• Low SBS generally occurs where surface organic layers are not completely consumed and are still recognizable. Structural aggregate stability is not changed from its unburned condition, and roots are generally unchanged because the heat pulse below the soil surface was not great enough to consume or char any underlying organics. The ground surface, including any exposed mineral soil, may appear brown or black (lightly charred), and the canopy and understory vegetation will likely appear “green.” Lower risk for accelerated runoff, erosion, flooding, and debris flows is expected within and below these areas compared to moderate and high SBS.
  • Moderate SBS is documented where up to 80 percent of the pre-fire ground cover (litter and ground fuels) is consumed but generally not all of it. Fine roots may be scorched but are rarely completely consumed over much of the area. The color of the ash on the surface is generally blackened with possible gray patches. There may be potential for recruitment of effective ground cover from scorched needles or leaves remaining in the canopy that will soon fall to the ground. The prevailing color of the site is often “brown” due to canopy needle and other vegetation scorch. Soil structure is generally unchanged. Where greater amounts of reduced soil cover and increased water repellency occur, flooding from precipitation is expected, most notably in locations where the overstory canopy no longer exists.
  • High SBS occurs where all or nearly all the pre-fire ground cover and surface organic matter (litter, duff, and fine roots) is generally consumed, and charring may be visible on larger roots. The prevailing color of the site is often “black” due to extensive charring. Bare soil or ash is exposed and susceptible to erosion, and aggregate structure may be less stable. White or gray ash (up to several centimeters in depth) indicates that considerable ground cover or fuels were consumed. Sometimes very large tree roots are entirely burned extending from a charred stump hole. Soil is often gray, orange, or reddish at the ground surface where large fuels were concentrated and consumed.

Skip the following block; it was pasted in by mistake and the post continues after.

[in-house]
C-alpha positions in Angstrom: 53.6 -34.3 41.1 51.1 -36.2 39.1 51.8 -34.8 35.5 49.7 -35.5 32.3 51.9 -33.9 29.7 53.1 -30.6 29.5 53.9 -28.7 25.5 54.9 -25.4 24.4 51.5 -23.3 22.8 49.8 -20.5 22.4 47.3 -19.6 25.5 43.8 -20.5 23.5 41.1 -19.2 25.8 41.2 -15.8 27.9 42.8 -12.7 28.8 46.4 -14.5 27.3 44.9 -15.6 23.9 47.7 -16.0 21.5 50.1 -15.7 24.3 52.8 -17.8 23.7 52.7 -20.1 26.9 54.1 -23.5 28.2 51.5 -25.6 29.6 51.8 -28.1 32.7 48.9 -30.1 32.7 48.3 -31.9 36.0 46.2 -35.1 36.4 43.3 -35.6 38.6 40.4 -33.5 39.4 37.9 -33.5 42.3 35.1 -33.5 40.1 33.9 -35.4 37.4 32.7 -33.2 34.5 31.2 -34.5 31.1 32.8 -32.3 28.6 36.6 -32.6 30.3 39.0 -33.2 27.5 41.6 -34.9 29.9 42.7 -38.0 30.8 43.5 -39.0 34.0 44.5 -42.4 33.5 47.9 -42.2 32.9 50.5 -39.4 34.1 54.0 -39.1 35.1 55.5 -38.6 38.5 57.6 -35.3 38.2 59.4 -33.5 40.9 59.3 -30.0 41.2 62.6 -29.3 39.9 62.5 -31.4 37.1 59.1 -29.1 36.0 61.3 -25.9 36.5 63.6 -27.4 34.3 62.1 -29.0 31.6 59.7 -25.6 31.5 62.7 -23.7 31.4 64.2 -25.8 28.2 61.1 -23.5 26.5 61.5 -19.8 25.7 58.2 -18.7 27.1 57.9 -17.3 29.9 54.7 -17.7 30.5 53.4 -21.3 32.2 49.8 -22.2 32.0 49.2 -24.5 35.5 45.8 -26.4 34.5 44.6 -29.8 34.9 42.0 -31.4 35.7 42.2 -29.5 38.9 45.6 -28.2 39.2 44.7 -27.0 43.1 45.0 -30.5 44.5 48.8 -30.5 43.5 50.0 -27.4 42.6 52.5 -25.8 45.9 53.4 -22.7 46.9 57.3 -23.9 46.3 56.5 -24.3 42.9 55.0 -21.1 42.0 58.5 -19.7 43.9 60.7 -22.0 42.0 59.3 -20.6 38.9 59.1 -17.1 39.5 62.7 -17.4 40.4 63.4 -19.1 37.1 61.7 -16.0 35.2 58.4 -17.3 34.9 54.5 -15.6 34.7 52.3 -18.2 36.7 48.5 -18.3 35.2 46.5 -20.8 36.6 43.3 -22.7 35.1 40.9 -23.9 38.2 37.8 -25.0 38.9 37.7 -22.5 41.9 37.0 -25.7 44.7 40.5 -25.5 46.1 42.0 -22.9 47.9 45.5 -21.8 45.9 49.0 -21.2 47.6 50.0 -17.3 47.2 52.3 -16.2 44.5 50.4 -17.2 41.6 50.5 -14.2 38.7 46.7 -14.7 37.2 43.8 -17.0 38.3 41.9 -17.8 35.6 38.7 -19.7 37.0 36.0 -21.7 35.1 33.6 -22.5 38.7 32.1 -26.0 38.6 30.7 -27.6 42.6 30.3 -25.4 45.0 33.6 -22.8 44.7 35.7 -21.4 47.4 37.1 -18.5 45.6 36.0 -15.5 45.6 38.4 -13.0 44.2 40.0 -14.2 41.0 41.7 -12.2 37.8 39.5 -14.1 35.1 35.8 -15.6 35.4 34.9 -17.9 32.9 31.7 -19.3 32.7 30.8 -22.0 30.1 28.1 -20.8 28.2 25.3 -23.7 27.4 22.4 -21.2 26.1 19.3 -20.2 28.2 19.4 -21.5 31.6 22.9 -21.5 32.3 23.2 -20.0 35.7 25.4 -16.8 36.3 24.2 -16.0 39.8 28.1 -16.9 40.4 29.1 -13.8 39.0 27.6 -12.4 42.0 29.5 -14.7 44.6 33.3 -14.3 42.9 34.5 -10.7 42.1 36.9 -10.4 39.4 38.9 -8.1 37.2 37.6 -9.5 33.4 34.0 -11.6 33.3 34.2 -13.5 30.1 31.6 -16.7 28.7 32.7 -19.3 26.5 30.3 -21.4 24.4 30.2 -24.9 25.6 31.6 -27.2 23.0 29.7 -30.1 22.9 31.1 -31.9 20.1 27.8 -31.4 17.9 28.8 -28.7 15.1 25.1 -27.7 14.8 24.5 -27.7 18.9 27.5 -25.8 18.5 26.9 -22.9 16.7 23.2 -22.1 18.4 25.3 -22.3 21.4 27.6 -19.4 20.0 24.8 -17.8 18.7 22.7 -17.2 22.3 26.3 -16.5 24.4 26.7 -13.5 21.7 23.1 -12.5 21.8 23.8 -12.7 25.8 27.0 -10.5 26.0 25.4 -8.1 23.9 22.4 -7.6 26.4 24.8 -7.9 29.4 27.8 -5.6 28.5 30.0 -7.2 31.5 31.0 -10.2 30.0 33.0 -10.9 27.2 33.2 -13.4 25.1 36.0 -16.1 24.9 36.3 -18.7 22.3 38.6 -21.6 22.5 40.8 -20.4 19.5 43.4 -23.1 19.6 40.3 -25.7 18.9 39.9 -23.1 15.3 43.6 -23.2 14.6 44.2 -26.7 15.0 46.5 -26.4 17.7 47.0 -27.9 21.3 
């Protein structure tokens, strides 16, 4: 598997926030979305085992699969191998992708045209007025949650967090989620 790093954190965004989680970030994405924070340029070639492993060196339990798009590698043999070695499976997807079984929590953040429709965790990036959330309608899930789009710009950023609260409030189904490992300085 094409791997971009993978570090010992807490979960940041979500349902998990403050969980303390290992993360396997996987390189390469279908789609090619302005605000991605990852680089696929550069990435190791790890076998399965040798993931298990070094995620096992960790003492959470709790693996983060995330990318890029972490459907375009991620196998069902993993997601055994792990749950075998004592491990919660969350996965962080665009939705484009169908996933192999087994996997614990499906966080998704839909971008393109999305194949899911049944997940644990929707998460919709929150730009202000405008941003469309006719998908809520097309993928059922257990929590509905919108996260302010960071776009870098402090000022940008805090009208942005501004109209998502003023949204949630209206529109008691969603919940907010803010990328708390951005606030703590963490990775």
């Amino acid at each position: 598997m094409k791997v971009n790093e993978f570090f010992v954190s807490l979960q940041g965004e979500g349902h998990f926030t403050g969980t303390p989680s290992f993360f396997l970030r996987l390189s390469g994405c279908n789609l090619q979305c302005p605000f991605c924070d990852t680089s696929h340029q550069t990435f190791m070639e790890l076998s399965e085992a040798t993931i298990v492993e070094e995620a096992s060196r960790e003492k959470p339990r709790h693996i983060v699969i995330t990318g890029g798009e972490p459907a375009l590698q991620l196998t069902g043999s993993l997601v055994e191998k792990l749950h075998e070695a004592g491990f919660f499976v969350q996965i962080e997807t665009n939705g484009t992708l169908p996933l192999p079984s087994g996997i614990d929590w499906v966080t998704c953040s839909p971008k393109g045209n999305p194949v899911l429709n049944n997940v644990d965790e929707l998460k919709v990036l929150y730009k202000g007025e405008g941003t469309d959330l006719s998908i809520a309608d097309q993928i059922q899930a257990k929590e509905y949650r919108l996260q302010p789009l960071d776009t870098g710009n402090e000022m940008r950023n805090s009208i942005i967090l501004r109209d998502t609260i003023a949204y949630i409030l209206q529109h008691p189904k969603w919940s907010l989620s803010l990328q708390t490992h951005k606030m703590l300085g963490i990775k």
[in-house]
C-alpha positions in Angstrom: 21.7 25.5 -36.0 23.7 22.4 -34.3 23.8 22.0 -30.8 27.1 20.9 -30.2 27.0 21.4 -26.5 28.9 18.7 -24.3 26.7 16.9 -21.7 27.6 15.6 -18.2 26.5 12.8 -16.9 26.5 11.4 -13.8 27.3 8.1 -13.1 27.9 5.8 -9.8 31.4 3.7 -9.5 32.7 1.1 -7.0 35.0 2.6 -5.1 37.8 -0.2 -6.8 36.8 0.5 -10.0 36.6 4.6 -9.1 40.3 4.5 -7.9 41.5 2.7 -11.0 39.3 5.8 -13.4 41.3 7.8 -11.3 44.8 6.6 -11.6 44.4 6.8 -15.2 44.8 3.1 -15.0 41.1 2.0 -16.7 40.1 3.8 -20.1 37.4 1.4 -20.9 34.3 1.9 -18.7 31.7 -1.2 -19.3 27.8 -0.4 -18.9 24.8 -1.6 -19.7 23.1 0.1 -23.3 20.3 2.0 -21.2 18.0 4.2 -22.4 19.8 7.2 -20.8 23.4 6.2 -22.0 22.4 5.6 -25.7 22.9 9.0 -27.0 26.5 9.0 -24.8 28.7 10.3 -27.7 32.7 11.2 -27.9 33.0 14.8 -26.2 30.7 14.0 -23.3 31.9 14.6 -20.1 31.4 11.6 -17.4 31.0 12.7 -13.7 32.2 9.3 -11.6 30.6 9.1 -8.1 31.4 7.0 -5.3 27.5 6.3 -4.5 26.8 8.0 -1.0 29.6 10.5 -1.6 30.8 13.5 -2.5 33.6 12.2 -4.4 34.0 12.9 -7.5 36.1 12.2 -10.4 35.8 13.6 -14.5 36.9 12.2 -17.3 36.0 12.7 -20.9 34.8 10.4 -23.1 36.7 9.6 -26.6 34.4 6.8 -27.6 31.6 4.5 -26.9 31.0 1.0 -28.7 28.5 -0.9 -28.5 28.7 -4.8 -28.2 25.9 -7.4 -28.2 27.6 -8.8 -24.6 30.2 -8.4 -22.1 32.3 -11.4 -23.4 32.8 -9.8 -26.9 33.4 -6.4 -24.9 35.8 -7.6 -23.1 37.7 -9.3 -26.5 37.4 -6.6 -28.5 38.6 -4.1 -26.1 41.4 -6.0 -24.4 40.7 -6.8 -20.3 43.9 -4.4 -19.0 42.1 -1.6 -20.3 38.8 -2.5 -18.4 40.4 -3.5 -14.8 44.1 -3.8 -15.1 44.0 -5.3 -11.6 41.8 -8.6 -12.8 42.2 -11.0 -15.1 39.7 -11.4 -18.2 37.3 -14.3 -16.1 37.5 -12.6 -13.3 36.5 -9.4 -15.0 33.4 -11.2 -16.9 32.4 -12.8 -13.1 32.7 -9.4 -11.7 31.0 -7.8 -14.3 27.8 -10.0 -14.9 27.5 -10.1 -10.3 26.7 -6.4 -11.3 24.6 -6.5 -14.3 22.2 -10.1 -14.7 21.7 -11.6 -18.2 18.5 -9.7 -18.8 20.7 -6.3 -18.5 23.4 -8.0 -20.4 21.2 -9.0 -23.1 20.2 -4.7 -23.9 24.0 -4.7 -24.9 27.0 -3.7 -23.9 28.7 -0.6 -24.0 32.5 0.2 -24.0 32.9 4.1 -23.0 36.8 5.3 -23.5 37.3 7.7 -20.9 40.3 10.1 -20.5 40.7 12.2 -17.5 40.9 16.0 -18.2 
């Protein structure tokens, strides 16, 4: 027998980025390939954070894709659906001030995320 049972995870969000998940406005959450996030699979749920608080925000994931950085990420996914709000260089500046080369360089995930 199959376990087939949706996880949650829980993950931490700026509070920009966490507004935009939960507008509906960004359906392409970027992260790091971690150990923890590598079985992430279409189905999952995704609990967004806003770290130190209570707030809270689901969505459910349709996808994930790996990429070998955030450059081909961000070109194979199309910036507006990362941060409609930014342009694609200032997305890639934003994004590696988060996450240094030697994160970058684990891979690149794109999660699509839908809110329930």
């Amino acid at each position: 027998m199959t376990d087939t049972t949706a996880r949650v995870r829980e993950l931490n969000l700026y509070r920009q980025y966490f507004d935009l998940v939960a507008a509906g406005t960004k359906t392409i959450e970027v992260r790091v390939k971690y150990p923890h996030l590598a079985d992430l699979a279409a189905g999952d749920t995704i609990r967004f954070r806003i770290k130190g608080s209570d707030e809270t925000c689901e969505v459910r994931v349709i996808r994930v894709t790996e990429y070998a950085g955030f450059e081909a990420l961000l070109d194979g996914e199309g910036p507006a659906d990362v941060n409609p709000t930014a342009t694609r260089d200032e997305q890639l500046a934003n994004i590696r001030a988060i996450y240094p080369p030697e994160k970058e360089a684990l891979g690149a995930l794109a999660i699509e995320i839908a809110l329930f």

Generally, there is 100% tree mortality in high SBS, and tree recovery will take many years without planting. In high SBS, the exposed bare soil is very prone to post-fire impacts. The damaged soil is very easily detached with rain events causing excessive soil erosion, resulting in higher volumes of sediment delivery to adjacent creeks and rivers. There is increased likelihood for flooding and debris flows. These threats can individually or cumulatively increase the risk to human life and safety, property, infrastructure, and important critical natural and cultural resources.

Additional non-technical information about soil burn severity has been posted on InciWeb at: Post-Fire Effects– Understanding Soil Burn Severity – InciWeb the Incident Information System (nwcg.gov).

The Cerro Pelado Fire soil burn severity map can be downloaded at the “Cerro Pelado Post-Fire BAER” InciWeb site (https://inciweb.nwcg.gov/incident/8118/) as a JPEG or PDF version under the “Maps” tab.

BAER SAFETY MESSAGE: Everyone near and downstream from the burned areas should remain alert and stay updated on weather conditions that may result in heavy rains and increased water runoff. Flash flooding may occur quickly during heavy rain events. Be prepared to act. Current weather and emergency notifications can be found at the National Weather Service website: www.weather.gov/abq/.

Cerro Pelado Post-Fire BAER Assessment information is available at: https://inciweb.nwcg.gov/incident/8118/